I’m a hapa haole Uchinanchu, born and raised in Portland, Oregon by a Montana-bred haole/white mother and a Hawai’i-bred Uchinanchu/Okinawan father. I am three generations removed from Uchinaaguchi, our indigenous language, two generations removed from fluent Japanese, and one generation removed from fluent Hawai’i Creole English (HCE) also known as “Pidgin.” Uchinaaguchi was banned by the Japanese during the Meiji era and colonization. Across the 20th century, some Okinawans internalized the notion that Uchinaaguchi was a “dirty” language. And HCE/Pidgin remains low-status even as it is widely spoken in Hawai’i by both Native Hawaiians and the descendants of immigrant plantation workers, like my grandparents.

Growing up, I was told that my great-grandmother had hajichi tattoos on her hands. Others in my family told me these tattoos were banned by the Japanese, who called it a “primitive” practice, and in Hawai’i, Naichi (“mainland” Japanese) immigrants looked down on Uchinanchu practices, including hajichi. So Uchinanchu women often hid their hands to avoid ridicule. No one in my family has tattooed their hands since.

It’s in this context that we Uchinanchu-American women receive the gift of Okinawan Princess: Da Legend of Hajichi Tattoos, a picture book by writer Lee Tonouchi and artist Laura Kina written in an accessible version of Pidgin, in Japanese and in Uchinaaguchi. Together, Tonouchi and Kina offer a visually and linguistically rich, decolonizing feminist tale, complete with humor and beauty, celebrating the power and history of an indigenous women’s practice.

The book tells the story of a young Uchinanchu girl in Hawai’i whose grandmother shares the story of her own mother’s tattooed hands and why women don’t practice hajichi anymore:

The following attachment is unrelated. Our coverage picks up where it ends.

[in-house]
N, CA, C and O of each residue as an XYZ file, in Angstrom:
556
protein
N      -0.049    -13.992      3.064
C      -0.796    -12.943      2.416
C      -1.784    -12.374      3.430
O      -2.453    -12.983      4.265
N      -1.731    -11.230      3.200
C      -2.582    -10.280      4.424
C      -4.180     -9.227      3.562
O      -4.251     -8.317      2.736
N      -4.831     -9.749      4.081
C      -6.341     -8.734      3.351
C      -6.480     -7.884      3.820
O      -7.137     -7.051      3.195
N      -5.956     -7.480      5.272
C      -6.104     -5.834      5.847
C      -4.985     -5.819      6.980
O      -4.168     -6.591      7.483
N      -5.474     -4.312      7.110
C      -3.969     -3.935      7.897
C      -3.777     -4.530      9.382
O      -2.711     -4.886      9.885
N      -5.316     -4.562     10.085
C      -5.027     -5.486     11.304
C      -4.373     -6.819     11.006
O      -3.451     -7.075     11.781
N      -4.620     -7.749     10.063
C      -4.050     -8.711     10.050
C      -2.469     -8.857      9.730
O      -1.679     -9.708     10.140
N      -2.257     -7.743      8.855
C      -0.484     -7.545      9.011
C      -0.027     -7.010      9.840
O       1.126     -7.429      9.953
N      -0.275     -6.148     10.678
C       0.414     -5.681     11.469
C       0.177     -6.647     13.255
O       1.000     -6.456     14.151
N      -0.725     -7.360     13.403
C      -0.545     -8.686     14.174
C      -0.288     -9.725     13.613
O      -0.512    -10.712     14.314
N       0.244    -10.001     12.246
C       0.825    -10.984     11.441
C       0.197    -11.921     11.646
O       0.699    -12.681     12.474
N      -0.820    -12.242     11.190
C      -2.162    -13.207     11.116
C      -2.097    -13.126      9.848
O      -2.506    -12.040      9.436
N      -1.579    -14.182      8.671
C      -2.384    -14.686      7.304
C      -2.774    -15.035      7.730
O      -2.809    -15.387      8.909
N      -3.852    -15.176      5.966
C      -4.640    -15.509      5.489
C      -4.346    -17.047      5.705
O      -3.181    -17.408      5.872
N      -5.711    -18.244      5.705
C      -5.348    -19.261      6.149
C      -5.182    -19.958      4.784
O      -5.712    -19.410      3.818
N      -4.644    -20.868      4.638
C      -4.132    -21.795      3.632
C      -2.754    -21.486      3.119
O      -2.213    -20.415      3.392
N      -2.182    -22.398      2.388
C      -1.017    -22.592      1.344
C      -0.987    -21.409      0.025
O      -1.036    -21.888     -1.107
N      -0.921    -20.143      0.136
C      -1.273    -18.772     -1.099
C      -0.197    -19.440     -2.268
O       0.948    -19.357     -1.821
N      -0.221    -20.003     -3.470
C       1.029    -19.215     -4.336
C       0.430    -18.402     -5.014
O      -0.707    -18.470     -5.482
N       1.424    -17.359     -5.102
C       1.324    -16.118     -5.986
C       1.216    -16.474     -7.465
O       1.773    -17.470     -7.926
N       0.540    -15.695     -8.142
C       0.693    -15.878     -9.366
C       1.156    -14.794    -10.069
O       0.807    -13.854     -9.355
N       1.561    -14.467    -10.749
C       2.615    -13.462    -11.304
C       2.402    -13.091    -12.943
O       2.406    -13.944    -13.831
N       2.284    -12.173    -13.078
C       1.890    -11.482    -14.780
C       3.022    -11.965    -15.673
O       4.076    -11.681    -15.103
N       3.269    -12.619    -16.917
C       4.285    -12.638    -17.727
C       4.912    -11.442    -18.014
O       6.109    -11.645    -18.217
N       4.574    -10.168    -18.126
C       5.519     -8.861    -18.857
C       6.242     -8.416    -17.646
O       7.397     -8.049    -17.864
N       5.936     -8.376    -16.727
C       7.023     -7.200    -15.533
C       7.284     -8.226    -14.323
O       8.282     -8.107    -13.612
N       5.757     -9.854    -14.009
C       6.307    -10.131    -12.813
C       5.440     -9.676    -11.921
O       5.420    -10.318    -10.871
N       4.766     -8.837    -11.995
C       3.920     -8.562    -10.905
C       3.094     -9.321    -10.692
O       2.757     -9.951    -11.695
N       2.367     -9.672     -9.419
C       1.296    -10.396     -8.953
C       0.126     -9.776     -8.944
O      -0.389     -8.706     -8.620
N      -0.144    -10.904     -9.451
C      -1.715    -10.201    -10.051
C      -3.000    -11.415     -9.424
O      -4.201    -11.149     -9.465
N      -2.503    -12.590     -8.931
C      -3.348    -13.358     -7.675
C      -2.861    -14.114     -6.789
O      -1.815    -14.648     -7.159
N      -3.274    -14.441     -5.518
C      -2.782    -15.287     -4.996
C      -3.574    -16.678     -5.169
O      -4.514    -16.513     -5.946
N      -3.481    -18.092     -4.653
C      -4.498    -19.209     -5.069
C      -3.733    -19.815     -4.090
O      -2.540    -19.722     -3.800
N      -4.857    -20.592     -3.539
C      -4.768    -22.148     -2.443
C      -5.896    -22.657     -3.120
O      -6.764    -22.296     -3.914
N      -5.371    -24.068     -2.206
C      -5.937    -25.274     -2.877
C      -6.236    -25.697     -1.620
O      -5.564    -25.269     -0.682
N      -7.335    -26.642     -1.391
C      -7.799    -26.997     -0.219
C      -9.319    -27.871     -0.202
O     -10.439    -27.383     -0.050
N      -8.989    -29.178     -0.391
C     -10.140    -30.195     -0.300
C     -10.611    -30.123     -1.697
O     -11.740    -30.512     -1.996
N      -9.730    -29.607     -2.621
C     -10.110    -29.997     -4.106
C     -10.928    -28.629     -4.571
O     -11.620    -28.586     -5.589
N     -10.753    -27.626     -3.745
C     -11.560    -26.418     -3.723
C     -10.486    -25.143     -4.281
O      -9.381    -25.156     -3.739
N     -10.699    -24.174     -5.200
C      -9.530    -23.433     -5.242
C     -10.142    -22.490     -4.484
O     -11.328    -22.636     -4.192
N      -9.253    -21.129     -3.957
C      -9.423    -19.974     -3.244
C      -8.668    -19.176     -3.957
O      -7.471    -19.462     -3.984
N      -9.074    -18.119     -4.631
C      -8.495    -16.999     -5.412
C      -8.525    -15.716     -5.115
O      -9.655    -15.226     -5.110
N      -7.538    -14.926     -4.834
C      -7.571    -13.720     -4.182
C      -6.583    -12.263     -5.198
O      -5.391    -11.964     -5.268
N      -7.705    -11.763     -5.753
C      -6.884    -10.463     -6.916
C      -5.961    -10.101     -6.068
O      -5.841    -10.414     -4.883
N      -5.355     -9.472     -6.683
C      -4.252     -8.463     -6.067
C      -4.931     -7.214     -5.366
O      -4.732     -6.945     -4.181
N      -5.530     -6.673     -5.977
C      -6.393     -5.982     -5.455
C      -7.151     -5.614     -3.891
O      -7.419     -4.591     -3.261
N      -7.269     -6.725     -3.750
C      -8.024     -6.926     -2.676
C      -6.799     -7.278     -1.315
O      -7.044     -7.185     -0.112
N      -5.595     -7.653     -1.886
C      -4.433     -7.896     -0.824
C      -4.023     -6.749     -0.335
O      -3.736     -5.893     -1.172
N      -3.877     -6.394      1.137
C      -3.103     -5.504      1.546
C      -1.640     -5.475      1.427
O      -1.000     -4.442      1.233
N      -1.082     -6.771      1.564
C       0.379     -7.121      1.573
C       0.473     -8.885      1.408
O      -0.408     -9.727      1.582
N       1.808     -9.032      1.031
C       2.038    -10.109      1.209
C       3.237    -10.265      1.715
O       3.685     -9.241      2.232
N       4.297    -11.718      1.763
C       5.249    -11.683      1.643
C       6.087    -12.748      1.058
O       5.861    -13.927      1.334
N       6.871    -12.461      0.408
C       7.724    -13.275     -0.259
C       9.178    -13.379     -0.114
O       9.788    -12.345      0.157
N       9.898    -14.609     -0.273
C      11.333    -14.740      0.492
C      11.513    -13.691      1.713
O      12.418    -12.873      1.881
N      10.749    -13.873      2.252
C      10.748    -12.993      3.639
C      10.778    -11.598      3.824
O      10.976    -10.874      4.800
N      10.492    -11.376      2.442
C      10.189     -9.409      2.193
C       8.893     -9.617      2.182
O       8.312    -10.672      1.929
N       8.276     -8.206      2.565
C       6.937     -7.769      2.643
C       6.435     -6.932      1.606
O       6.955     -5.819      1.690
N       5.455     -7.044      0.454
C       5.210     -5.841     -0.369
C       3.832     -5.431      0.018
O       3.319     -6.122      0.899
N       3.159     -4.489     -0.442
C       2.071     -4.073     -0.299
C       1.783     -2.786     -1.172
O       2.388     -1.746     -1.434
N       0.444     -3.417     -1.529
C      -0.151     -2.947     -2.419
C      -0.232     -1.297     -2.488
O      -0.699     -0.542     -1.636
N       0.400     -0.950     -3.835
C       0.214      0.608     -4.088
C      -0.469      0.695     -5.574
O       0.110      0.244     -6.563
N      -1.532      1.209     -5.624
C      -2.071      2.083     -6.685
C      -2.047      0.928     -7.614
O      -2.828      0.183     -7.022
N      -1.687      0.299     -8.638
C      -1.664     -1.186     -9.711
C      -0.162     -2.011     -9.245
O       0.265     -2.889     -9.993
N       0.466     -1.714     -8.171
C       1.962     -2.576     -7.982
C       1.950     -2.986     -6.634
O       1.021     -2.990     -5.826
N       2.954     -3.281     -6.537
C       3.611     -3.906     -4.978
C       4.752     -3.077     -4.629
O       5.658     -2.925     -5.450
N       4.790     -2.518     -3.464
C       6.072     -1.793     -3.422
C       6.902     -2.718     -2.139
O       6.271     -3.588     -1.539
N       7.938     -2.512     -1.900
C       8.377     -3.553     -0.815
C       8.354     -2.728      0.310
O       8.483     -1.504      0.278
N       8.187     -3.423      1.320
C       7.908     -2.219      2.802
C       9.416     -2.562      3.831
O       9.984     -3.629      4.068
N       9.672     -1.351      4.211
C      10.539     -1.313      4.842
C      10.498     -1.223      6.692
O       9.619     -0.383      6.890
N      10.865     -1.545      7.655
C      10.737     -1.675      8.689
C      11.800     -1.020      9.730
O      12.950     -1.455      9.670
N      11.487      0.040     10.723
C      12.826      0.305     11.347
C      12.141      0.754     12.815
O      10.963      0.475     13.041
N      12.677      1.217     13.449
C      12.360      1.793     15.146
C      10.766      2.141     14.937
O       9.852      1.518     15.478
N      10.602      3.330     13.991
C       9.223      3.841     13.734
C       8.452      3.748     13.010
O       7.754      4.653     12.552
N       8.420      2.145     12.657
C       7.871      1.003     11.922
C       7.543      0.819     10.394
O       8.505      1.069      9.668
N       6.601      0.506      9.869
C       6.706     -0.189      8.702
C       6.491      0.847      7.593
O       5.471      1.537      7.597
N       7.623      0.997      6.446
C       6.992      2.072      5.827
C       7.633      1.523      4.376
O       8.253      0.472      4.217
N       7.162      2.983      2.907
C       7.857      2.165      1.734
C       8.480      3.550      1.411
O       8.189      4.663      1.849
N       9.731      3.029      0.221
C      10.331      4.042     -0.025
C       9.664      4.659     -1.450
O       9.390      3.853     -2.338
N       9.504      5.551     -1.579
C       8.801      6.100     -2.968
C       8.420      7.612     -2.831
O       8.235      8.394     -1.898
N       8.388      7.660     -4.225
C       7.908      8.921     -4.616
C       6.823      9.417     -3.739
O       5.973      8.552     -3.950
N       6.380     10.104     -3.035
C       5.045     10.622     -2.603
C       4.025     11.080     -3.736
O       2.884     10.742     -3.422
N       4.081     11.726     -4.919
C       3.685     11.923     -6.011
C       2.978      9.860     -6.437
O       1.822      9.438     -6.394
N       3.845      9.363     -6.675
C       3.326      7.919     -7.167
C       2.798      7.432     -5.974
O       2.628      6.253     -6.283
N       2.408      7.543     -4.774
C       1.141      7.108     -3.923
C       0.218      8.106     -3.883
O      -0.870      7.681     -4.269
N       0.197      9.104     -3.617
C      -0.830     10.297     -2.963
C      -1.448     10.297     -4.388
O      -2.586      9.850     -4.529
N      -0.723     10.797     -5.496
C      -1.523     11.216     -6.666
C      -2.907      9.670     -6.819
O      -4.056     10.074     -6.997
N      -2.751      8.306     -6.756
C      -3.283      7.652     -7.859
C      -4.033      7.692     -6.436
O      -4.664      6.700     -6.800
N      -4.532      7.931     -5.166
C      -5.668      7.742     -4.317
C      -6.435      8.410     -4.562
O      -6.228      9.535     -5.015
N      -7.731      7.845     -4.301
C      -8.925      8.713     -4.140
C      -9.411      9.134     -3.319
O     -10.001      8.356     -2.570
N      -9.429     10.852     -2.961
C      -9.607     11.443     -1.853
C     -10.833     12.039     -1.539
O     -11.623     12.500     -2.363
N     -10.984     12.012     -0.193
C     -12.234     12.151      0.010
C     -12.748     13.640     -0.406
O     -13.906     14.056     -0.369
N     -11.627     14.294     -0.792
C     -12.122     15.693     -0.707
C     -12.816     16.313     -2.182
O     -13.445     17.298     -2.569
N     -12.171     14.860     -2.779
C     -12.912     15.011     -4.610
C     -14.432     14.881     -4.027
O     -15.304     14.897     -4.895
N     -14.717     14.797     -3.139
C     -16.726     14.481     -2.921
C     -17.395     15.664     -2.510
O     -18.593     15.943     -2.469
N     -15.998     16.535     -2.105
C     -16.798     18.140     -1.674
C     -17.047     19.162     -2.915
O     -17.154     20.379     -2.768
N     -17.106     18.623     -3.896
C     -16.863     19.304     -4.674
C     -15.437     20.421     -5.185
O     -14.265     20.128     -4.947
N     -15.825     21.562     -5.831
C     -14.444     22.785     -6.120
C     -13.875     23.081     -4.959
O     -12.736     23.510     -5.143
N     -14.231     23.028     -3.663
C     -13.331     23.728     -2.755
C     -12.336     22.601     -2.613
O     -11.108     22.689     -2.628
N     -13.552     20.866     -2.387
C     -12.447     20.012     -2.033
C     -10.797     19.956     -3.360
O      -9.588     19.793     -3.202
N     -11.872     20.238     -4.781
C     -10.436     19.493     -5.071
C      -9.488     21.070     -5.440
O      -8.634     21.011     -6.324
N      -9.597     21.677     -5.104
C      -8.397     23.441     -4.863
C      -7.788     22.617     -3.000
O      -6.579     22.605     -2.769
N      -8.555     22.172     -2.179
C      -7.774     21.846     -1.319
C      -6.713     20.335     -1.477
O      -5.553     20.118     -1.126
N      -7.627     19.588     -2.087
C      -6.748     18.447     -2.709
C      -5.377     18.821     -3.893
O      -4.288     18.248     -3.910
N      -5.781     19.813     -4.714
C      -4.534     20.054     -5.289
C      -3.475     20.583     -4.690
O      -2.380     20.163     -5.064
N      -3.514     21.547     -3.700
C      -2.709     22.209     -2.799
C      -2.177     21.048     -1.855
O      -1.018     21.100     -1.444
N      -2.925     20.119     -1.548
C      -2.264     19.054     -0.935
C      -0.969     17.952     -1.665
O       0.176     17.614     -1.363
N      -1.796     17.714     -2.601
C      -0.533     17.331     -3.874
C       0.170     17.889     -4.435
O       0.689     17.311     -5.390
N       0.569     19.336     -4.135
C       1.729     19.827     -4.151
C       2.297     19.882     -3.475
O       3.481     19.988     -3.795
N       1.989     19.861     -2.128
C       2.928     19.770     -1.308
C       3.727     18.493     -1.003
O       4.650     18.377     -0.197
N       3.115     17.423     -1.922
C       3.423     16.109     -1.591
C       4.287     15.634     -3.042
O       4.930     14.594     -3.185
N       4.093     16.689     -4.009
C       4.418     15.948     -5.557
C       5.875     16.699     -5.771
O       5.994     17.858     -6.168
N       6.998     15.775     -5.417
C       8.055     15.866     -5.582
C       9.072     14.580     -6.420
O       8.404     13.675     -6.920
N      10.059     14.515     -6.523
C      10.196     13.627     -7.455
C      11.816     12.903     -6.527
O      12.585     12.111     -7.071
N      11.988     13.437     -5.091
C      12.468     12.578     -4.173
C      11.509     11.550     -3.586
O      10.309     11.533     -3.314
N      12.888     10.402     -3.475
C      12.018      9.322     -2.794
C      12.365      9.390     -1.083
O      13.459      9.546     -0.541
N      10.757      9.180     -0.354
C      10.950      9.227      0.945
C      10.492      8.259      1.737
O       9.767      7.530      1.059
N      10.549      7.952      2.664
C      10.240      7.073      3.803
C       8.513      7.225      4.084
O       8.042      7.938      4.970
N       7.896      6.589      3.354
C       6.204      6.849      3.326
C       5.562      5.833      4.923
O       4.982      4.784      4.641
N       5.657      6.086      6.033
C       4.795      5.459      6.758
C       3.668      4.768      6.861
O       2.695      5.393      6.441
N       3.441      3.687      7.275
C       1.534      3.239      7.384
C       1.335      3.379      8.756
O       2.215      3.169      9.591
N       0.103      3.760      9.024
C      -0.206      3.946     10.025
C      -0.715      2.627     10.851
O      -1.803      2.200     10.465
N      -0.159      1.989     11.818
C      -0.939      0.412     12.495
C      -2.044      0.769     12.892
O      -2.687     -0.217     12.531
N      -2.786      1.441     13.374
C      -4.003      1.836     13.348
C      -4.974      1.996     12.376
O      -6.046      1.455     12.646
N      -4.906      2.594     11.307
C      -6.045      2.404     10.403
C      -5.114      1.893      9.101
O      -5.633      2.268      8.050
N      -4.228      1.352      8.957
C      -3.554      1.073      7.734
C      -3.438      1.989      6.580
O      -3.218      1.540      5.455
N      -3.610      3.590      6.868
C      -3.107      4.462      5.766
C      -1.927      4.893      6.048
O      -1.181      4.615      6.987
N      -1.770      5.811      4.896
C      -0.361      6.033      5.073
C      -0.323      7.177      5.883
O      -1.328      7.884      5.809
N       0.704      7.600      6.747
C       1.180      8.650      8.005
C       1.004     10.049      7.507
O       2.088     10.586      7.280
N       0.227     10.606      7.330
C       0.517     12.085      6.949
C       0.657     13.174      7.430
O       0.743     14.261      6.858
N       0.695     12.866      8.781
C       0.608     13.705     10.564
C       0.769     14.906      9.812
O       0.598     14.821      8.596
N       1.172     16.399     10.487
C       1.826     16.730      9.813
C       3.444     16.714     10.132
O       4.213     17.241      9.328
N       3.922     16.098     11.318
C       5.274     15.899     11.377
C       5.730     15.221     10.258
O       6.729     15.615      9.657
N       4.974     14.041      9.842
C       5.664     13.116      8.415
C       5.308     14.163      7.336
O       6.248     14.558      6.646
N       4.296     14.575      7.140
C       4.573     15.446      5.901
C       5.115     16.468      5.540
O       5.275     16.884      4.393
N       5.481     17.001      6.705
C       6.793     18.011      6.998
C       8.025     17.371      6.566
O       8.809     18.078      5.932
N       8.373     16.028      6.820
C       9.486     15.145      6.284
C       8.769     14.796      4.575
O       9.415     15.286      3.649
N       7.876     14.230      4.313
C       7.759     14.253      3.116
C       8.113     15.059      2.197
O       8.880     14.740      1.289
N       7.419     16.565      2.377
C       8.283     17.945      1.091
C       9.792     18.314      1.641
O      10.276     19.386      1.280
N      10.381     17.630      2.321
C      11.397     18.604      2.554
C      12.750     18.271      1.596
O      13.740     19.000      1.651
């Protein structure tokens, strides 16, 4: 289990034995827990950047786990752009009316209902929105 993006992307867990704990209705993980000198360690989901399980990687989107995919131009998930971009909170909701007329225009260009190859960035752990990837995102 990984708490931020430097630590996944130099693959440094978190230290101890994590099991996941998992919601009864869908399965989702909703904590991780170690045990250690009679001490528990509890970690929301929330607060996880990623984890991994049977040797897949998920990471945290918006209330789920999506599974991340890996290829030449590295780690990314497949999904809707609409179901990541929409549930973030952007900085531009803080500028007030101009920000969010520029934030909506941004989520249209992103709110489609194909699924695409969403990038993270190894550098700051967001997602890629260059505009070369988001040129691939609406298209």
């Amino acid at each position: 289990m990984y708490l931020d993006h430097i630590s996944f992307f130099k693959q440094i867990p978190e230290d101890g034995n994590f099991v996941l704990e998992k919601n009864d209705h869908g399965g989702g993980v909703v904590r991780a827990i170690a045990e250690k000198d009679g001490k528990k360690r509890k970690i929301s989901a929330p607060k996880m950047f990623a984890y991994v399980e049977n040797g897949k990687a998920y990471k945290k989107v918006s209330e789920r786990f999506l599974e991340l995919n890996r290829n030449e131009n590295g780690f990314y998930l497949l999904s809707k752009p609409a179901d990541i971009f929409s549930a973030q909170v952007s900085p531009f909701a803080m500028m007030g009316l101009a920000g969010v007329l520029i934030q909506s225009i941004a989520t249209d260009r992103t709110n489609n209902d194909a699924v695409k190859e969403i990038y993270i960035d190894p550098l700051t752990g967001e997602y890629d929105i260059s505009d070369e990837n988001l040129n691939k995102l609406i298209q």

“See, in Okinawa, before time all da women used to put….But den later on when Japan make boss, dey tell no nice put dat kine. Pre-soon even in Okinawa people no tink no nice wuz. Now,…almost all da old Okinawan ladies who had dat kine gone already.”

But the real story of hajichi, her grandmother says, begins with “one beautiful Okinawan princess” who was kidnapped by an “evil Pirate King” and taken from her land. Imprisoned, the princess used what she had on hand – needle, ink and her “wits,” – to escape. Needling the ink into her hands in such a way that her captors thought ugly, the princess convinced the Evil Pirate King to set her free. When she got home, all the women thought the tattoos were stunning. And from then on, Okinawan girls all tattooed their hands – “for fashion and for protection from pirates.”

In talking with a few Uchinanchu-American millennials about Okinawan Princess, it’s clear how much this picture book matters. As Esme Yokooji, a young Uchinanchu-American woman, told me, she never had the chance to know “much about Okinawan history, culture or identity.” Growing up in Hawai’i, she used to just tell people she was Japanese, “because it didn’t lead to as many questions or insults.” But this book made her “weep, laugh, and made her feel joy that she was born Okinawan.” She said she’s “thankful [it] exists for young Okinawan girls coming of age in a world that has vastly ignored the voices and experiences of indigenous peoples.”

The book also contains a few explanatory post-scripts about the actual history of hajichi, the meaning of the different symbols women used, and language explanations of both Uchinaaguchi and Pidgin. This background is important, especially since, as Yokooji points out, “The story of Okinawa’s colonization is intimately tied with hajichi, with the spiritual power and agency of Okinawan women.” As Kina writes in the post-script, hajichi were not only thought to bring good luck, but also, “to protect young women from being hurt by invading Japanese samurai.”

While Okinawan Princess: Da Legend of Hajichi Tattoos reclaims the power of a forbidden cultural practice, it strikes me as an act of solidarity with current Okinawan struggles, including those for indigenous rights, environmental protection, and anti-militarism/peace (see, for example, Kaiya Yonamine’s short film Our Islands’ Treasure at riseforhenoko.com about the current intergenerational, anti-base struggle in Henoko, Okinawa).

As recent actions by U.S. leaders have shown, we still live in an era of Evil Pirate Kings. Okinawan Princess can remind of young women of their/our power and agency, so they/we can make use of whatever’s on hand: our needle, our ink and our wits.

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